“Yes, it is the company that is facilitating the ongoing demolitions and we had set a budget for that exercise,” he said.

But asked how much the budget was, the chairman said they would share the information soon.

As a Group, the EAPC owns 26 pieces of leasehold land totaling 6,366 acres under long-term lease arrangements, after its LR 10424 land was subdivided into 21 parcels.

Homes on Portland Cement land demolished after Ruto directive on land grabbers

Average price of the land per acre according to the EAPC stood at Sh5.2 million by last year, though the Auditor-General notes the land had a ‘carrying value’ of Sh5,475,190 per acre, as per the latest valuation last year.

“The fair value of the investment property is based on the valuation carried out by Regent Valuers International (K) Limited, independent valuers, on the basis of open market value (Level 3) as adjusted for the haircut. Included in the haircut is the eviction cost of Sh425,870,000 as at 30th June 2022 (2021: Sh425,870,000),” the company stated in its 2021/22 annual report.

Former EAPC Chairman Edwin Kinyua had also indicated the possibility that the company would offer the encroached land for sale to squatters sitting on it as an alternative revenue-raising measure.

“Sourcing for funds for plant modernisation has been initiated through disposal of idle land especially to the squatters that had encroached the land. The board aims to see this process completed successfully,” Mr Kinyua said in the company’s 2021/22 annual report.


A woman wails uncontrollably as her house in East African Portland in Mavoko was being demolished.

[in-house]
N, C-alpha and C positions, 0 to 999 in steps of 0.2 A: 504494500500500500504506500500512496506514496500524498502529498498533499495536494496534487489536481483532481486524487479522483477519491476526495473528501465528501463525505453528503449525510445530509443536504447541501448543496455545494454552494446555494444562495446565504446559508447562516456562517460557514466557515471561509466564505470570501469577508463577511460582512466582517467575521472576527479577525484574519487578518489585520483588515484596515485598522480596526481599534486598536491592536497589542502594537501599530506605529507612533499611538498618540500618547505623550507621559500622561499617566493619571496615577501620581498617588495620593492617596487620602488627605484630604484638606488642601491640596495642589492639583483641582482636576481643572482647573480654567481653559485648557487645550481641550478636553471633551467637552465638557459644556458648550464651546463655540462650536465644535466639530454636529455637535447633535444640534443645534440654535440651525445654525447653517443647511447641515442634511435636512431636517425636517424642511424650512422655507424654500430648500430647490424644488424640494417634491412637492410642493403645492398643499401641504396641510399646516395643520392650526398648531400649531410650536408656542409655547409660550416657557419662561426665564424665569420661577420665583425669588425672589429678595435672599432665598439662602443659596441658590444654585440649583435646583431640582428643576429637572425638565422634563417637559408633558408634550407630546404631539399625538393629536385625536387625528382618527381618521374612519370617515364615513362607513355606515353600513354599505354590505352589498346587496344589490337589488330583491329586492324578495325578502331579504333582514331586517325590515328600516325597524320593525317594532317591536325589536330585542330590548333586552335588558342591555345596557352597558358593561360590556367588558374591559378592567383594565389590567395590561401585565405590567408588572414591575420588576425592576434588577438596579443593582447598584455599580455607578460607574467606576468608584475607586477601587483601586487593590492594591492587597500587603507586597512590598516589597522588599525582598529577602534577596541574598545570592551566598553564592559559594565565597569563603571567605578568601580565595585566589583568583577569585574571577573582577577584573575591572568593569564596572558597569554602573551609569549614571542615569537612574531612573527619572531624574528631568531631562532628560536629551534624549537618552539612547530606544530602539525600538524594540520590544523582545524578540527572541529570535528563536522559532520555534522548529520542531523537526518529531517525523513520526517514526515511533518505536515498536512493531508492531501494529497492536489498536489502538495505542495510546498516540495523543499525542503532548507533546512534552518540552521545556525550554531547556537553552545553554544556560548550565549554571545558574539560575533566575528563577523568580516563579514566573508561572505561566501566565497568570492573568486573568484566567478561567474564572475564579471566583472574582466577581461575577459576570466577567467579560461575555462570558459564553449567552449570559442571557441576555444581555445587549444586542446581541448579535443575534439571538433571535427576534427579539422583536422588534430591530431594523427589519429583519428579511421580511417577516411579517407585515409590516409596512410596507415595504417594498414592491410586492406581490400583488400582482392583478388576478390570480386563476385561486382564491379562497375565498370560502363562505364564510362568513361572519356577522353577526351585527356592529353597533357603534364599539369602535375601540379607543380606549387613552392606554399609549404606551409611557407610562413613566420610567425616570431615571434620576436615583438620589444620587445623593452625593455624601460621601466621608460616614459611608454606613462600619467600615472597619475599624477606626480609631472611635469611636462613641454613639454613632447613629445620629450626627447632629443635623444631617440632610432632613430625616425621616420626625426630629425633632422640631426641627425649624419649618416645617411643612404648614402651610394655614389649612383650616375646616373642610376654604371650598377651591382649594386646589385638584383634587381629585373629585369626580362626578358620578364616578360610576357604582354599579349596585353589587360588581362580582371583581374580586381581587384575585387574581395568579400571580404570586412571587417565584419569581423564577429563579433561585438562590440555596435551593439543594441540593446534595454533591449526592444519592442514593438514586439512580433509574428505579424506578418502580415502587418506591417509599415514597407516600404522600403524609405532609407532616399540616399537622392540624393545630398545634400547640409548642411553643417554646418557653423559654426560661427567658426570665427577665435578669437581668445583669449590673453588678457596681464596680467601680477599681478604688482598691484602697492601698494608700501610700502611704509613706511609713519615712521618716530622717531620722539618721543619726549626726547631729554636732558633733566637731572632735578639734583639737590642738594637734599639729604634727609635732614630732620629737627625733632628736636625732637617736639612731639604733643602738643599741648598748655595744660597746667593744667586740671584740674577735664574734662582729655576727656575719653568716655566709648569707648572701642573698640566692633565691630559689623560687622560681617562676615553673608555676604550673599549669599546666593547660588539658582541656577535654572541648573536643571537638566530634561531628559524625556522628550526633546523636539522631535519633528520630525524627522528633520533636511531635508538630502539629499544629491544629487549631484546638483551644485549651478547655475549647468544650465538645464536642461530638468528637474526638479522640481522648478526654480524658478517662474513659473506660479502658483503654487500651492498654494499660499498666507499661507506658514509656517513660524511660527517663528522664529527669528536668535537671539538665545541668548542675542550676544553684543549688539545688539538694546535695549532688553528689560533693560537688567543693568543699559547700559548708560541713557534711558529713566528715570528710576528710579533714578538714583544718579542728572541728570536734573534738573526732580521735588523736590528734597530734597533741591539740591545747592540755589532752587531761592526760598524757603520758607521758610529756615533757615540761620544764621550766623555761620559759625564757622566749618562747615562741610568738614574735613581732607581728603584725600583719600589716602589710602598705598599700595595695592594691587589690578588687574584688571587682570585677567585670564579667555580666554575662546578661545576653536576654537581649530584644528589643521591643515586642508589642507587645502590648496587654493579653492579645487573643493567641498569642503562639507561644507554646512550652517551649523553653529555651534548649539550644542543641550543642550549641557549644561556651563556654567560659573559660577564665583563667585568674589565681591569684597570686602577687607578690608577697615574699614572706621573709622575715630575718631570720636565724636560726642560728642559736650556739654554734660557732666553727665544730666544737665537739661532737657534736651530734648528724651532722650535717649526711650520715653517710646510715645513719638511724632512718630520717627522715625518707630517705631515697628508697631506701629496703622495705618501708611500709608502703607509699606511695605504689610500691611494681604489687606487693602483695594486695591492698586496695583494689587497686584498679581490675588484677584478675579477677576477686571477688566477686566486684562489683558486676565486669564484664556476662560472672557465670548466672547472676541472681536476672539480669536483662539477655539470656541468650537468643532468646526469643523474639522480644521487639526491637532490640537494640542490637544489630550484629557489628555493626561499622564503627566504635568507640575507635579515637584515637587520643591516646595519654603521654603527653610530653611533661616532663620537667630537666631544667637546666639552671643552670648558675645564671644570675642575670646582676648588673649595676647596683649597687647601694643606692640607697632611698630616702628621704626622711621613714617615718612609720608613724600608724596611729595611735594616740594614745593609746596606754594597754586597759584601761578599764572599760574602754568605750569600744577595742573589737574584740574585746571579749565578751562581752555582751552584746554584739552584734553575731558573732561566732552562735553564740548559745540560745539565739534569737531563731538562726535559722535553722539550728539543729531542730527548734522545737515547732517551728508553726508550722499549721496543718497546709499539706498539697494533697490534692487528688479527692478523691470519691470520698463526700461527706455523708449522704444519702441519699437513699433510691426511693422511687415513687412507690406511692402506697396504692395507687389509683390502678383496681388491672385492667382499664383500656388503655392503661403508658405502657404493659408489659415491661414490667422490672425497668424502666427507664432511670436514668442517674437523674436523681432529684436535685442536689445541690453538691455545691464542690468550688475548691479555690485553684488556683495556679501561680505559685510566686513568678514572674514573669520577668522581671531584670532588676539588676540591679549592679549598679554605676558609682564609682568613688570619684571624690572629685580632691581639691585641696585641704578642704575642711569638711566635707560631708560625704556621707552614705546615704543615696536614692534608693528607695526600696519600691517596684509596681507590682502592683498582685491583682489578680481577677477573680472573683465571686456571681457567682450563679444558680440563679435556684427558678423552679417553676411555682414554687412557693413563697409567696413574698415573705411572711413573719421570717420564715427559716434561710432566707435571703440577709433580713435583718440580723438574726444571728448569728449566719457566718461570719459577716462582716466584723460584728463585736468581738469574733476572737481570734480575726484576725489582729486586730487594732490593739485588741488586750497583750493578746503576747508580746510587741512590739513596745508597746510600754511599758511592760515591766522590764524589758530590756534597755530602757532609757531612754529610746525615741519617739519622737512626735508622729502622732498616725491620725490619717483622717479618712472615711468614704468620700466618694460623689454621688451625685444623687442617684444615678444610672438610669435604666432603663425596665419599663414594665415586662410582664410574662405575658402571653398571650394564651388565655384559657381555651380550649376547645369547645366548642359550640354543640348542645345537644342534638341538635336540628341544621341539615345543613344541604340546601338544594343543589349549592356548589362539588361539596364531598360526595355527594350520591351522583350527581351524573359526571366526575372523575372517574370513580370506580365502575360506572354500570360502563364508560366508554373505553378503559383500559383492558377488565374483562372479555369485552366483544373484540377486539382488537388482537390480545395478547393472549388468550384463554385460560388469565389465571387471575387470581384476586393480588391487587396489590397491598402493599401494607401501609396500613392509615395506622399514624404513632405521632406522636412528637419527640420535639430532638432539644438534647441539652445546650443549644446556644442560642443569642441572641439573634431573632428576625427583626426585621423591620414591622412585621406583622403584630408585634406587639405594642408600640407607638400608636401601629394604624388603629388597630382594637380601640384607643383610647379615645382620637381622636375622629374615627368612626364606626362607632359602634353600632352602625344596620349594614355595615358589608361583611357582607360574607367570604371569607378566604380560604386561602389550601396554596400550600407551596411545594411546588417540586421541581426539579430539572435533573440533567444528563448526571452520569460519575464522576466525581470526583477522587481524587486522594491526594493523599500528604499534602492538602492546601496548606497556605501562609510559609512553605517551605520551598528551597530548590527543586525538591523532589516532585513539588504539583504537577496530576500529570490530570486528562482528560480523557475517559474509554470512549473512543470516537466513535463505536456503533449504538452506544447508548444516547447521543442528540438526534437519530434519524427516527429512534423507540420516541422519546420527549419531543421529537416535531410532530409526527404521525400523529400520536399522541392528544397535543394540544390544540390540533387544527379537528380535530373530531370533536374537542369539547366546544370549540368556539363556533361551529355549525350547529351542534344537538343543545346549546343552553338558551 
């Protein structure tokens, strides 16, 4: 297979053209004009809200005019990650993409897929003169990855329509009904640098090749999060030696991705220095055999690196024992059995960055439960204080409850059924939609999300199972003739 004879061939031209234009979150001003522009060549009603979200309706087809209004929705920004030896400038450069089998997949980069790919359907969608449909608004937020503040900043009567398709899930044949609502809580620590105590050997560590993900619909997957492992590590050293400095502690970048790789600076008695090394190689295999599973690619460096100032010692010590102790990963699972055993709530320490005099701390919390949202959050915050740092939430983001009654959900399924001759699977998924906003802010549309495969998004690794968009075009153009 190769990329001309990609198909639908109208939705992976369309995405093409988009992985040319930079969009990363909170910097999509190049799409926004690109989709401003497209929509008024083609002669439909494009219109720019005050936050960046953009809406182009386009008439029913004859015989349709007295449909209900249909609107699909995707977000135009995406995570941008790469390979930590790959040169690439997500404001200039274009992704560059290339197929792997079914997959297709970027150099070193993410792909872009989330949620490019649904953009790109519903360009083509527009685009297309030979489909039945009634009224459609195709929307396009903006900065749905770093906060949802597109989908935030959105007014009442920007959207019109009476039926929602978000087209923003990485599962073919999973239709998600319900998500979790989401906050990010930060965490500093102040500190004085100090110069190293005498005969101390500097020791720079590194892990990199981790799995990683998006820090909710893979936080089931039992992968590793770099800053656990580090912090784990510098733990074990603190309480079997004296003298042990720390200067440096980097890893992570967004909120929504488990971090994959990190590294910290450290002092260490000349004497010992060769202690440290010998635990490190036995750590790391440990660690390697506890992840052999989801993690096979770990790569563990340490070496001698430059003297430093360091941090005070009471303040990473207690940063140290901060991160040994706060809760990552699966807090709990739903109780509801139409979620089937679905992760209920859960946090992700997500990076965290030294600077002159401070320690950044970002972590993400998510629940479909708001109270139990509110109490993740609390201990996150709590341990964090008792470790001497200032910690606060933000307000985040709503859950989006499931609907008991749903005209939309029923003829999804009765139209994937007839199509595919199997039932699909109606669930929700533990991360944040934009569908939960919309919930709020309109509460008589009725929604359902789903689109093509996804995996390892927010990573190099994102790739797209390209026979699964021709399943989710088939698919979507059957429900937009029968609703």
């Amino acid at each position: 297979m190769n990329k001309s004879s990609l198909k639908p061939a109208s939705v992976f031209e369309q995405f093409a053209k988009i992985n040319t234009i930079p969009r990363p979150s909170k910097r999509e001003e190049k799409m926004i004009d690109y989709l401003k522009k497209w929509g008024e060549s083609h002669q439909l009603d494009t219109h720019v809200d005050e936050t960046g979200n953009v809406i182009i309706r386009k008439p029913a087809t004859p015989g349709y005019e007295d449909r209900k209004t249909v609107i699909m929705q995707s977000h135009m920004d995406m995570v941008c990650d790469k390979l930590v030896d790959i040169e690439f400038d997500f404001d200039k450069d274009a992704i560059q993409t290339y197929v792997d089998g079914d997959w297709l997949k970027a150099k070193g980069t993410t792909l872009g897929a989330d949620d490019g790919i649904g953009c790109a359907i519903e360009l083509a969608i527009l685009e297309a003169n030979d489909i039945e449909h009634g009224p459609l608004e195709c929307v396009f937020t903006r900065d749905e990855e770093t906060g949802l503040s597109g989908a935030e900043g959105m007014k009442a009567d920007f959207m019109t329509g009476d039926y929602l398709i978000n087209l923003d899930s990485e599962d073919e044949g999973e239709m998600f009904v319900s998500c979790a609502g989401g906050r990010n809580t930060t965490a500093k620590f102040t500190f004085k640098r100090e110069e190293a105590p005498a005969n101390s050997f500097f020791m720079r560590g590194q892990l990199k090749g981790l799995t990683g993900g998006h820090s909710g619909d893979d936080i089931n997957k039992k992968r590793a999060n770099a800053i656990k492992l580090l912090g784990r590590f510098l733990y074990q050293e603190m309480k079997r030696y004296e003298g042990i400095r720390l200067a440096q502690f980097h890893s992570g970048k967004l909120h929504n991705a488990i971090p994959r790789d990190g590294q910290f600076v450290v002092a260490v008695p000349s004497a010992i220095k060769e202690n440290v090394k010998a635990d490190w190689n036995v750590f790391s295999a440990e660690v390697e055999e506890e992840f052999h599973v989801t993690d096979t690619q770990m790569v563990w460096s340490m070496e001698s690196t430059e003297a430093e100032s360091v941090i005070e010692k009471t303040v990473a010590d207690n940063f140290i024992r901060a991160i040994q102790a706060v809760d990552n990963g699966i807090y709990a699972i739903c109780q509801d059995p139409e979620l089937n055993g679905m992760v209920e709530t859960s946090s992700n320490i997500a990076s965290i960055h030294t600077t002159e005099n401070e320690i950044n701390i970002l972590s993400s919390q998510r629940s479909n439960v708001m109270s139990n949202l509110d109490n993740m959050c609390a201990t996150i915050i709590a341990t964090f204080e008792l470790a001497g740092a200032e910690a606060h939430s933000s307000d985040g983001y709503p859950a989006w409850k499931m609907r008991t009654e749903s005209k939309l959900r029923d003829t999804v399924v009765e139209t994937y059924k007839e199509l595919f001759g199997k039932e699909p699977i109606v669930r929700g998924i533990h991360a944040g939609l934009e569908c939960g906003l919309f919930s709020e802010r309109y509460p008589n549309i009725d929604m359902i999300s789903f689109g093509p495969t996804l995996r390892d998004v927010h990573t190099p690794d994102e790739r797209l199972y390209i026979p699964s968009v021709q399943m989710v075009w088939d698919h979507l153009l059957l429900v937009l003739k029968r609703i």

Photo credit: Stanley Ngotho | Nation Media Group

Invasion on the EAPC’s land started about a decade ago when the company ceased mining operations, with a land estimated at close to 4,300 acres being in dispute. Since then, there have been efforts, even legal and out of court battles about the land, that culminated in the Friday last week court ruling.

The company has in the past been rocked with several land-related disputes and scandals and in the latest events that have seen scores of buildings owned by people who were duped into purchasing plots in its land demolished. Among persons the Directorate of Criminal Investigations (DCI) is investigating is an MP, former police bosses in the area and officials of a society dealing in land issues.

But other than the invasion of its land, the company- which has been using sale of land as a revenue-raising measure for years- has also been accused of disposing of the public land at prices lower than the market value without justification.

The Auditor-General noted that last year it entered into a deal to sell 100 acres of its land in Athi River to a buyer at a cost of Sh4.5 million per acre as opposed to the market value of Sh5.475 million per acre, in the process losing Sh97.5 million.

“The company revalued the investment properties to a carrying value of Sh5,475,190 per acre. The renegotiated price of Sh4.5 million per acre resulted in an impairment loss of Sh97,519,000,” noted the Auditor-General.